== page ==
Computational Systems Biology & Medicine
In biomedical engineering, computational modeling is used to help researchers gain an enhanced understanding of complex biological processes. It has many applications in medicine, which include improving our understanding of human physiology, visualizing and interpreting experimental data, and designing novel therapies. Below, learn more about ongoing research in computational modeling from investigators in the MU-MCW Department of Biomedical Engineering.
Computational Systems Biology & Medicine Laboratories
Airway Biomechanics Laboratory
Dr. Garcia and the Airway Biomechanics Lab (Airway Lab) are developing surgical planning tools for obstructive sleep apnea and nasal airway obstruction based on solid mechanics and fluid mechanics simulations.
Computational Lung Physiology Laboratory
Dr. Audi and collaborative researchers in the Computational Lung Physiology Laboratory (CLPL) use physiologically based pharmacokinetic modeling to identify biomarkers for detecting and monitoring acute lung injury and acute respiratory distress syndrome (ARDS).
Computational Systems Biology Laboratory
The Computational Systems Biology Laboratory (CSBL) uses an integrated experimental and computational modeling approach to understand kinetic and molecular mechanisms and the associated biochemical driving forces that regulate mitochondrial, cellular, and tissue/organ functions under healthy conditions, and how malfunctions in the mitochondrial and cellular machinery lead to tissue/organ dysfunctions and pathogenesis of different diseases.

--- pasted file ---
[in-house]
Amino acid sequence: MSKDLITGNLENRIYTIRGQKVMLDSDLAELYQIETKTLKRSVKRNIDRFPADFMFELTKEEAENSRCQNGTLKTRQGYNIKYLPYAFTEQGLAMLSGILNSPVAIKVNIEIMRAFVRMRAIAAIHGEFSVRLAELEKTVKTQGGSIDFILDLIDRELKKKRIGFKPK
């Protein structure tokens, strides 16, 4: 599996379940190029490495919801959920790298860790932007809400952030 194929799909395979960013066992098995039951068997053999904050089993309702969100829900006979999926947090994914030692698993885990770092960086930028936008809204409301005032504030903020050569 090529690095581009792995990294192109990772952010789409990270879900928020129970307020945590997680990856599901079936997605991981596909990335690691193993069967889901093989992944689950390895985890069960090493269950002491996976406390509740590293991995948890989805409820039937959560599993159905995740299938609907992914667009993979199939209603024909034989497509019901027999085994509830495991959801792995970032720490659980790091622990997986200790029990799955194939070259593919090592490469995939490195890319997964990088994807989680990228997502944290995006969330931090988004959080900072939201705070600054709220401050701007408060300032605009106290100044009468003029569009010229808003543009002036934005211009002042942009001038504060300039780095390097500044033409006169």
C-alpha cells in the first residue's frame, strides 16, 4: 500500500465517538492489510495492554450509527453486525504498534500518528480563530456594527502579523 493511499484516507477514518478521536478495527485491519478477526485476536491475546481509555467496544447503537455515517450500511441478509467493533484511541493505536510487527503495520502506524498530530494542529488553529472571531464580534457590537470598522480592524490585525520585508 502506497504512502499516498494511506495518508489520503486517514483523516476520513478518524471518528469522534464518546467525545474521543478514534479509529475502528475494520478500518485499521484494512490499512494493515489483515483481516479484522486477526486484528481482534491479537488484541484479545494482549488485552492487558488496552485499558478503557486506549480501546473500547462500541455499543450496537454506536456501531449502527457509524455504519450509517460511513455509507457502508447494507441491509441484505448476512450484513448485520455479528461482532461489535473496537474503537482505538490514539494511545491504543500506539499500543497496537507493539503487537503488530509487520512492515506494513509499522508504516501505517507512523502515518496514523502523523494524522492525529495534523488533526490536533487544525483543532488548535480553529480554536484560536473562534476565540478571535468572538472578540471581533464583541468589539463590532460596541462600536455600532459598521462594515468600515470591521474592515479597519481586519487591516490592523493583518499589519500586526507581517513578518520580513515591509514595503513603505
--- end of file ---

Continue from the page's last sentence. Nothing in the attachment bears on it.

Laboratory for Translational, Experimental & Computational Cardiovascular Research
The Laboratory for Translational, Experimental & Computational Cardiovascular Research (CV T.E.C.) is interested in the modeling, visualization and understanding of the roles of physiological driving forces generated by blood flow in the pathogenesis of congenital and acquired cardiovascular diseases.
Nanomedicine & Image-Guided Interventions Laboratory
Dr. Amit Joshi and researchers at the Nanomedicine & Image-Guided Interventions Laboratory (NIGIL) use computational modeling to better understand the protein-protein interaction network that regulates cell proliferation and division in health, viral infection, and cancer.
NeuroMotor Control Laboratory
Co-directed by Dr. Robert Scheidt, The NeuroMotor Control Laboratory (NMCL) uses computational modeling to advance understanding of how the human brain uses sensory information to control goal-directed movements and acquire novel sensorimotor skills.